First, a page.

Wednesday, 23 May 2012
Phillips Scale of Code Quality
I created this scale of code quality as a bit of a joke many years ago. It is a generalization so not always applicable to the real world. But you may find it useful for something.
Note that it is probably not a good idea to start comparing the code of different projects or different programmers using this scale. Nevertheless I think it is useful for getting an idea of how the software you work with compares with others. I have been working with C (as well as C++ and C#) for almost 30 years and the code I have worked with has varied from about a 1.5 to a 3.5.
At what level is your code on the scale?
0. Really Bad
I have only ever seen this sort of code written in BASIC and Fortran. It is characterised by lots of goto statements (ie, spaghetti code). It can be impossible to understand even a small routine of 20 lines without many hours (or days) of study.
This sort of code can be correct (ie behaves according to specifications), so some people may not rate it too badly. However I rate it really bad as first and foremost the code must be understandable, if anyone is to have a chance of modifying it.
The code shows that whoever wrote it does not understand the language and/or simple low-level design. There are no comments. Very basic things like correct indentation may not be followed.
At the high-level there has been little or no thought put into decomposing the problem. Modules (if there are any) are tightly coupled.
This sort of software is characterised by many problems with reliability and maintainability. For example, there will be run-time errors and crashes, "unreproduceable" bugs etc. It is usually impossible to enhance the code without rewriting large sections.
Generally C code is better than this. This is basically the standard of most university students after an introductory programming course.
At the low-level the code may be verbose, inefficient but understandable. There are probably problems with reliability, maintainability, portability etc. Cutting and pasting has resulted in duplicated code (which is bad for maintainability and other reasons). There may be redundant and unreachable code which makes the code difficult to understand.
Some effort has been put into the design and separation into modules. However, the choice of module boundaries is poor and the communication between modules is not well understood. For old code the initial design will have been compromised over time. Decoupling has been compromised with hidden interactions (such as use of global variables).
There are still some problems with reliability such as occasional crashes and inexplicable behaviour.
The software is difficult to maintain. For example, minor changes may introduce unexpected bugs. It is also very hard to predict how long even minor enhancements or bug fixes will take to implement since seemingly simple changes may require major redesign.
Initially the overall design was good but the documentation on the design is lacking - either it is nonexistent, out of date, or hard to understand.
The code is probably fairly reliable, understandable, portable, reuseable etc, and correct in most cases. At a high level the design is hard to understand and the system is difficult to maintain.
Generally there are some coding standards so that the code is consistent and understandable. There would be comments describing each source file, global function etc (as prescribed by the coding standard). At the low-level some variable declarations are commented and there may be comments throughout the code though they will often just reiterate what the code is doing rather than provide useful information.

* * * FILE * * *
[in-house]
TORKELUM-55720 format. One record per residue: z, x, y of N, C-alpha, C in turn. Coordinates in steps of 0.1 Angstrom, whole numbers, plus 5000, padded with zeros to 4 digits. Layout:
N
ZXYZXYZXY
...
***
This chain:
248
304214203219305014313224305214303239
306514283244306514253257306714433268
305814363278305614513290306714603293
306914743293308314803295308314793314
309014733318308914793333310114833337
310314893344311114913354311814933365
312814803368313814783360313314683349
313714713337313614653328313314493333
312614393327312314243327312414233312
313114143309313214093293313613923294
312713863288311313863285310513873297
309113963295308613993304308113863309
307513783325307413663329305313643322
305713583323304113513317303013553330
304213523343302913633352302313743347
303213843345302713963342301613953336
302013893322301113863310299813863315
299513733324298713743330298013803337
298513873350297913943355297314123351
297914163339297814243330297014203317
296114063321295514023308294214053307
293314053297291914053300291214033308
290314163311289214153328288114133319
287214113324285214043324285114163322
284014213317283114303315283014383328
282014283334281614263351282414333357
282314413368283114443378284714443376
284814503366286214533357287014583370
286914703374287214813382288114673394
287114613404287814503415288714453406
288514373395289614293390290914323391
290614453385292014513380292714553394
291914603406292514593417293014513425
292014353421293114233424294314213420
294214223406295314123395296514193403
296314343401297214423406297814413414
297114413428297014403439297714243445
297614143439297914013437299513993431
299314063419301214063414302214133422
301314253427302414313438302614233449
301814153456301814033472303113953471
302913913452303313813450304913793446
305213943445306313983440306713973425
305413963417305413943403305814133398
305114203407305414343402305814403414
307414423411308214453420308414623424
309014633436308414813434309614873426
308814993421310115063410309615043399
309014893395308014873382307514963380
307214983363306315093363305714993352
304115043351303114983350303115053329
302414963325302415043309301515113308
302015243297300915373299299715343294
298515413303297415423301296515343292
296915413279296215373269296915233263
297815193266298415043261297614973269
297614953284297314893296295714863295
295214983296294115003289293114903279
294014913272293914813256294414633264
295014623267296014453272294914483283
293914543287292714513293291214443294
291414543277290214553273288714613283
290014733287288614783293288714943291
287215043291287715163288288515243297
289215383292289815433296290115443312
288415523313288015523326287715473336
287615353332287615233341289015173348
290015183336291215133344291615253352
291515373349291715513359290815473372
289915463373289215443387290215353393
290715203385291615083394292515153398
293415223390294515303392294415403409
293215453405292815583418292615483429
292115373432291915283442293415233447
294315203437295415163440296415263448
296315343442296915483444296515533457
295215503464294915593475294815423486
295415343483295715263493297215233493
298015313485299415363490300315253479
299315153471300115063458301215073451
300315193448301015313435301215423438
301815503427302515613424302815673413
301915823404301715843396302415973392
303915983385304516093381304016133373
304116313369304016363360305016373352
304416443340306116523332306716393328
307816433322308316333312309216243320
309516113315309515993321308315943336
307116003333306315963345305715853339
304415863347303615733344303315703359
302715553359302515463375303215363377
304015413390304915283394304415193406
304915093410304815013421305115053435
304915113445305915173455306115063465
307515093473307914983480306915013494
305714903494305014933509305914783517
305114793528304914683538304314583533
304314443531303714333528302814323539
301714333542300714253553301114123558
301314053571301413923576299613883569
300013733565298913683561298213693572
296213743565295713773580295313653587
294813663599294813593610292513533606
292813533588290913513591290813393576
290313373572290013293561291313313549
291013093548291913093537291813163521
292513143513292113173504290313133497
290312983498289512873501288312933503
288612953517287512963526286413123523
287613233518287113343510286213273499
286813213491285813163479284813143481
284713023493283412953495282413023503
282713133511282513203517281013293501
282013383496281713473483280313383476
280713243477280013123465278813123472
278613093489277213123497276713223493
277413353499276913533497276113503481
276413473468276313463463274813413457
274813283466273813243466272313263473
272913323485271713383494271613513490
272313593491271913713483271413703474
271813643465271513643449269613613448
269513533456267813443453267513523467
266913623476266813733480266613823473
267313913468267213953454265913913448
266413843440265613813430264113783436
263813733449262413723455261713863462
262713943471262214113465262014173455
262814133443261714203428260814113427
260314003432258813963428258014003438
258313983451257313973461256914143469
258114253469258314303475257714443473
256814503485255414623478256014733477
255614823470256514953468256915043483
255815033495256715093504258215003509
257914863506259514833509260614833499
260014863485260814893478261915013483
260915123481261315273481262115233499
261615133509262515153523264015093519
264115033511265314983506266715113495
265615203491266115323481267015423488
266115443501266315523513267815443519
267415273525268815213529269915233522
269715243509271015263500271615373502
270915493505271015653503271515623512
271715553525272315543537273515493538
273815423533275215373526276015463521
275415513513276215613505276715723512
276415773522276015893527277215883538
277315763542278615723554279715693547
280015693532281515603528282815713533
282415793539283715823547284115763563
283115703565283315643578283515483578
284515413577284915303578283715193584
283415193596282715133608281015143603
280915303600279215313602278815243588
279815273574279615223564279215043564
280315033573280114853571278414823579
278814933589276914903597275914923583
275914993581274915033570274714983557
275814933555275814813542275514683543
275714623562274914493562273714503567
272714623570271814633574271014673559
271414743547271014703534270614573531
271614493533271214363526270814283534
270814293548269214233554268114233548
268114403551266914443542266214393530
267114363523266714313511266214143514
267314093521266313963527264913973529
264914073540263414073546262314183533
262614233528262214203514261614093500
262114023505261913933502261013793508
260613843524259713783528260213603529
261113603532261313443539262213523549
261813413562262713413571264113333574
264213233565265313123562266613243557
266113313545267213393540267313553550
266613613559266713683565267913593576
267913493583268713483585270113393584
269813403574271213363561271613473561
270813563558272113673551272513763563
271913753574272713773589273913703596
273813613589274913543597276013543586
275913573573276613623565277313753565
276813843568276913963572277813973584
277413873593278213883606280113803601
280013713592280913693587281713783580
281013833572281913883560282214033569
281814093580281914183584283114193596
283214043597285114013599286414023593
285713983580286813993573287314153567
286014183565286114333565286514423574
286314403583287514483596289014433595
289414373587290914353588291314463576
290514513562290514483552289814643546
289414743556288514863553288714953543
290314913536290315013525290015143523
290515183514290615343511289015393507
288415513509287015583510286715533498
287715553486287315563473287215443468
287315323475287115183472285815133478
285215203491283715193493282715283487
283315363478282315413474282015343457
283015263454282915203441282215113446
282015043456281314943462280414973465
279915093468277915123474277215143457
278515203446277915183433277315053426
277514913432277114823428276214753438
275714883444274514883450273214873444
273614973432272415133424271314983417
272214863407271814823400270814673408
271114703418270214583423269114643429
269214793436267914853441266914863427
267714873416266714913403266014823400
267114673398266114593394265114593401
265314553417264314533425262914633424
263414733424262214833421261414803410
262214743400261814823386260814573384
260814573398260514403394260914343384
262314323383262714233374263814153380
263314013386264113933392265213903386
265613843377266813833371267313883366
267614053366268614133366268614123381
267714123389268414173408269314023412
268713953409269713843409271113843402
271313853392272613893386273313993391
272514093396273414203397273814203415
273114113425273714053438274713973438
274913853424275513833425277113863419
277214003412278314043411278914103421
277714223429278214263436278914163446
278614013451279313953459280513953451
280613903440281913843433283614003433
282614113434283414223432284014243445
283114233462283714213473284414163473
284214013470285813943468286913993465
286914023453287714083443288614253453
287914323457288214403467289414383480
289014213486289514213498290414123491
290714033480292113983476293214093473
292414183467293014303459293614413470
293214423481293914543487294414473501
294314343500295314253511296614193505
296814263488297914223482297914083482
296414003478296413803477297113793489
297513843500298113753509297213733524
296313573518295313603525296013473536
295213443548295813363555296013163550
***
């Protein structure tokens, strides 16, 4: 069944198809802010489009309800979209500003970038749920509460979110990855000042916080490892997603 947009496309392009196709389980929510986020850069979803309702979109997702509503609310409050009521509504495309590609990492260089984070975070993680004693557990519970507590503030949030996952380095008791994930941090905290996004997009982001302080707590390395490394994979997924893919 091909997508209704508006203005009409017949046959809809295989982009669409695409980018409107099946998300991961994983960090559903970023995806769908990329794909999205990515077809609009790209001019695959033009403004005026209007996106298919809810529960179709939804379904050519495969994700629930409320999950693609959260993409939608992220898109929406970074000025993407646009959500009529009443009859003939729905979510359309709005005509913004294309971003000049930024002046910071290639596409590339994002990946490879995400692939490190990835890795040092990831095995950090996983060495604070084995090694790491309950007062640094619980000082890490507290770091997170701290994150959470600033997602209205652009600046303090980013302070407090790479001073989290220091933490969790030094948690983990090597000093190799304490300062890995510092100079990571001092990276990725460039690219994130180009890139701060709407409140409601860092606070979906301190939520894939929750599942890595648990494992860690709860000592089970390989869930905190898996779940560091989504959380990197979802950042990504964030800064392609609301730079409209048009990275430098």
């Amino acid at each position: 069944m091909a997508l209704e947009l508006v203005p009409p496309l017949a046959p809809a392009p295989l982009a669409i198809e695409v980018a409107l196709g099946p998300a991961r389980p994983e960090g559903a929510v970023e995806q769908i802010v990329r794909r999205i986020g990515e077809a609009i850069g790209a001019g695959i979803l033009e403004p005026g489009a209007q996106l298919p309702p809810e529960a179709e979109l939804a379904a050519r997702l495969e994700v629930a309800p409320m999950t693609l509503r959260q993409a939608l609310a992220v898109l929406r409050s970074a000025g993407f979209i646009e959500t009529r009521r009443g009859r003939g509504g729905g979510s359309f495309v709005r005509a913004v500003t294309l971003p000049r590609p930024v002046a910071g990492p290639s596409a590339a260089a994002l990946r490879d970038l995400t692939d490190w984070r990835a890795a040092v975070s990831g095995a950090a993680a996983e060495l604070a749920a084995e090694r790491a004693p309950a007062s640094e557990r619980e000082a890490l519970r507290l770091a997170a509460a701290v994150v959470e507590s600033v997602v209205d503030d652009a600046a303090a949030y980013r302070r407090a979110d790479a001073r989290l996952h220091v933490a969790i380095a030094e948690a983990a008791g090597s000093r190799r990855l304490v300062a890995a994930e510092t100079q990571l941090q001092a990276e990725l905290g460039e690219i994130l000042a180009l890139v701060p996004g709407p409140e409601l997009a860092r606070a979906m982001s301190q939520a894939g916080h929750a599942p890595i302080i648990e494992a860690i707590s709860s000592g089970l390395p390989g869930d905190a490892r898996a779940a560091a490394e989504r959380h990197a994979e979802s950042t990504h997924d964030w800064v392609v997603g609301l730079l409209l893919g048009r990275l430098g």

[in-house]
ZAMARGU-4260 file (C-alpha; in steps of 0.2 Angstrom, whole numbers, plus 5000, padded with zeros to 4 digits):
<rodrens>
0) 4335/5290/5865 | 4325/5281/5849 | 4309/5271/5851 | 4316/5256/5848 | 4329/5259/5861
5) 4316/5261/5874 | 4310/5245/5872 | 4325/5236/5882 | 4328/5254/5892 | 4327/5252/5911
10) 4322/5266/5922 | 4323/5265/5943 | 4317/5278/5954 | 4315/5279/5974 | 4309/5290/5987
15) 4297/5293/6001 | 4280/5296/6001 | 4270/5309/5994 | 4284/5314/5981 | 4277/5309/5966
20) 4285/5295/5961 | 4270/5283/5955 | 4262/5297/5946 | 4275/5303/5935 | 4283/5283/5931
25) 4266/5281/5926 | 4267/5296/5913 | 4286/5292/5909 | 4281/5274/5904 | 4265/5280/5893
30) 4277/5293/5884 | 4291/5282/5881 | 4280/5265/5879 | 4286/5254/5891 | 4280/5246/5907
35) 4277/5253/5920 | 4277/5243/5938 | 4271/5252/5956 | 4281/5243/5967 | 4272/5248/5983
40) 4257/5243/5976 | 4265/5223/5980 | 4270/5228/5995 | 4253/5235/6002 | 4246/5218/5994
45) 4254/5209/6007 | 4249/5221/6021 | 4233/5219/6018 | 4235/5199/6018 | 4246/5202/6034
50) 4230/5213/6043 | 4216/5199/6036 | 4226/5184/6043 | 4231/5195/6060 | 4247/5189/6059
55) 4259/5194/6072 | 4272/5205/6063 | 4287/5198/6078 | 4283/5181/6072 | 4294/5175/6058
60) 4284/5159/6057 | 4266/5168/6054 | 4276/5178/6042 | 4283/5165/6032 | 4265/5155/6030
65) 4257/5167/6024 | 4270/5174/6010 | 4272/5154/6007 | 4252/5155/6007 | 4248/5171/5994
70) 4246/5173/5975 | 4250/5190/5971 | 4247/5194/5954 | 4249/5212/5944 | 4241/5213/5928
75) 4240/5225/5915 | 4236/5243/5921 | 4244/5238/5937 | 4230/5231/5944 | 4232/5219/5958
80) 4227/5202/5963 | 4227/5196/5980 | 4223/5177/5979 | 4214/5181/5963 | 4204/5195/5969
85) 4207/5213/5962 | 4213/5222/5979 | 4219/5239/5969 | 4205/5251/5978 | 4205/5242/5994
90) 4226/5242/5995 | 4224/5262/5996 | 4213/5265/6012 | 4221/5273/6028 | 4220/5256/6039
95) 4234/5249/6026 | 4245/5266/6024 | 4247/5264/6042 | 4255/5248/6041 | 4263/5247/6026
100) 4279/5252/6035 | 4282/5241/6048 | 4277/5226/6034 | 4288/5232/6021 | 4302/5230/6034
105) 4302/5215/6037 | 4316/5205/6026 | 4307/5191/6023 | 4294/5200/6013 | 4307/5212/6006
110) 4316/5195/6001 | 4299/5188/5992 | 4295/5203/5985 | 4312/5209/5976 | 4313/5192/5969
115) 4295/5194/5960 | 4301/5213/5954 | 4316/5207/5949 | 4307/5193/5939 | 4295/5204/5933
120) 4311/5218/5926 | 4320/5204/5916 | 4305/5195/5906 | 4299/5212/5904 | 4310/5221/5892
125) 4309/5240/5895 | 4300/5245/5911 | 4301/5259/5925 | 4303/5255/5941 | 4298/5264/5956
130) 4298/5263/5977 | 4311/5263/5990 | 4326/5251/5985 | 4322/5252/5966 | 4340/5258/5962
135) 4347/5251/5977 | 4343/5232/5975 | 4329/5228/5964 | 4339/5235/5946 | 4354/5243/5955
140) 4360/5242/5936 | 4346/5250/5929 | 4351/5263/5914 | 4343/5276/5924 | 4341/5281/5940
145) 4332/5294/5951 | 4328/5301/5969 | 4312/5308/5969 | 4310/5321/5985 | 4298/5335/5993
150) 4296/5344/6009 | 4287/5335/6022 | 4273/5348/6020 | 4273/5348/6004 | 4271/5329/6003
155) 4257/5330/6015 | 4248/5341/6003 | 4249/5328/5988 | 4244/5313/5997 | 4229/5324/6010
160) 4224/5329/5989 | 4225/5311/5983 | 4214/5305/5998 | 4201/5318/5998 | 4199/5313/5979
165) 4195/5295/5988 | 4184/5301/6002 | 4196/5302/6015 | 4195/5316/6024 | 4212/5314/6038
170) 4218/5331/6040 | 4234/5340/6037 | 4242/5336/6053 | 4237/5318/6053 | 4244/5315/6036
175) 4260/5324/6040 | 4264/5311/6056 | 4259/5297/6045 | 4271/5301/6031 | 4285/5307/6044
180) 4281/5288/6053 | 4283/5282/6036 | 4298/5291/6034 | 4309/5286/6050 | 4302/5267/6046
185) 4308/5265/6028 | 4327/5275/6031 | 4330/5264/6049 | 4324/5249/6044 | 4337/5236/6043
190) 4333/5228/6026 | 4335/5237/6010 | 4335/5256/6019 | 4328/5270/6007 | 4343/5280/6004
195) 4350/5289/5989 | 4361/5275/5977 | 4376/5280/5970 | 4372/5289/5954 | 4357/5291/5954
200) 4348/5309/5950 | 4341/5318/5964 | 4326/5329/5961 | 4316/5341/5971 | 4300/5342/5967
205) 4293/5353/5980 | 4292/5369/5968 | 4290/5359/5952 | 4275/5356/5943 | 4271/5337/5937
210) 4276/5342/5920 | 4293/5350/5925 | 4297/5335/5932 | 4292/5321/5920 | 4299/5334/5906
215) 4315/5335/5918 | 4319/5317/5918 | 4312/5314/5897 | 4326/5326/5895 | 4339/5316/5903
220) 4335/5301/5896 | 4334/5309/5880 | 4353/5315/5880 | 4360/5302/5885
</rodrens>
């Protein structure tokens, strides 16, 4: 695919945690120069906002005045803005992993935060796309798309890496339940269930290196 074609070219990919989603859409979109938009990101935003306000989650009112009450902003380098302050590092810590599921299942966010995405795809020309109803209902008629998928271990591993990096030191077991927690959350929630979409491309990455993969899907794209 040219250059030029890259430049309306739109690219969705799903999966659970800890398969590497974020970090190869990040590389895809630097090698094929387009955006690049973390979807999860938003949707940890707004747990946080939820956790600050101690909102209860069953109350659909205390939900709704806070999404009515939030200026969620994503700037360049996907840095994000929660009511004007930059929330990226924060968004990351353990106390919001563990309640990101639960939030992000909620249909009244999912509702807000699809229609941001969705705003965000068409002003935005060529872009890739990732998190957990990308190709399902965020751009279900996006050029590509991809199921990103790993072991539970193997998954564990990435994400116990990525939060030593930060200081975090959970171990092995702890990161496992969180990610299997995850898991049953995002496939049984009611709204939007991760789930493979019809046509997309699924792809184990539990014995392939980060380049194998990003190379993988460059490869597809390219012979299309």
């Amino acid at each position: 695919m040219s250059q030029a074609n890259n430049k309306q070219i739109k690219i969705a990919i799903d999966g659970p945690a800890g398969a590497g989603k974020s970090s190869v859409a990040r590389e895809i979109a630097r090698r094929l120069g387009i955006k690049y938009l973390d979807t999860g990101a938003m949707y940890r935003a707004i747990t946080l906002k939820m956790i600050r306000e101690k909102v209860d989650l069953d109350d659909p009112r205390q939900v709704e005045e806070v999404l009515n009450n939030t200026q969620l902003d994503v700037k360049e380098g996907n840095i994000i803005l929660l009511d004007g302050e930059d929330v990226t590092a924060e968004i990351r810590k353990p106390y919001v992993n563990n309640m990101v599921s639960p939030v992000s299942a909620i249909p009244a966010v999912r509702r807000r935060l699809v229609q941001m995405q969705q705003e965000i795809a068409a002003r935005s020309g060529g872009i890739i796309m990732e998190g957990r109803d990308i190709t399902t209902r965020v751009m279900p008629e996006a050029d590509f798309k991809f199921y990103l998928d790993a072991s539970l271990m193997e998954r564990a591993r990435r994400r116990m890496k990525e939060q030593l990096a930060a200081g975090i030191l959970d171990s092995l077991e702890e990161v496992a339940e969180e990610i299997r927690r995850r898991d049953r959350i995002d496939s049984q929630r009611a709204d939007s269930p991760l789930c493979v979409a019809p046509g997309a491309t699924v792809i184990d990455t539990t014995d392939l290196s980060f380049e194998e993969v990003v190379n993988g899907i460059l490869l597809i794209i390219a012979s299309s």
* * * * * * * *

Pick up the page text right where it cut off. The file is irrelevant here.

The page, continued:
Small code changes can be made easily as the low-level design is straightforward. Bugs introduced by code modifications are usually caught by testing (as the code is readily testable) and assertions.
It is hard to make significant changes as the overall behaviour is difficult to comprehend. This leads to code changes that are not done properly for expedience (ie fear of breaking something unexpectedly). This leads to further brittleness of the system. After many major enhancements the system will become as hard to maintain as the abovementioned "Poor" system.
The overall design has decomposed the system into well-defined modules. The interfaces between modules are simple and well understood.
The best coding practices are followed. There are useful comments - for example, all modules and their interfaces are described, the purpose of all functions are commented, including parameters and return value, and difficult to understand code or algorithms are fully described.
The code uses many assertions which makes code changes less likely to introduce bugs. Moreover, assertions help to document exactly what the code is doing by explicitly declaring assumptions.
This sort of project has little difficulty coping with small changes or even anticipated major enhancements as long as the standards are maintained. There will probably be problems with significant unanticipated changes, which may contort the design causing subsequent problems.
Finally, what I consider the ultimate level is the "Good" level but with the addition of automated regression testing of all modules (which also obviates the need for assertions). This form of testing is nowadays colloquially known as "unit testing".
Unit tests should be performed whenever any code is changed to ensure any existing behaviour has not been broken. Units tests should have complete code coverage (a coverage analysis tool can ensure this as well as detecting unreachable code), exercise all boundary conditions, and all code paths (if possible) including all error conditions.
Unit tests allow the code to be completely refactored without breaking existing behavior. Hence major changes to the system (though taking some time) can be handled without compromising the existing behavior.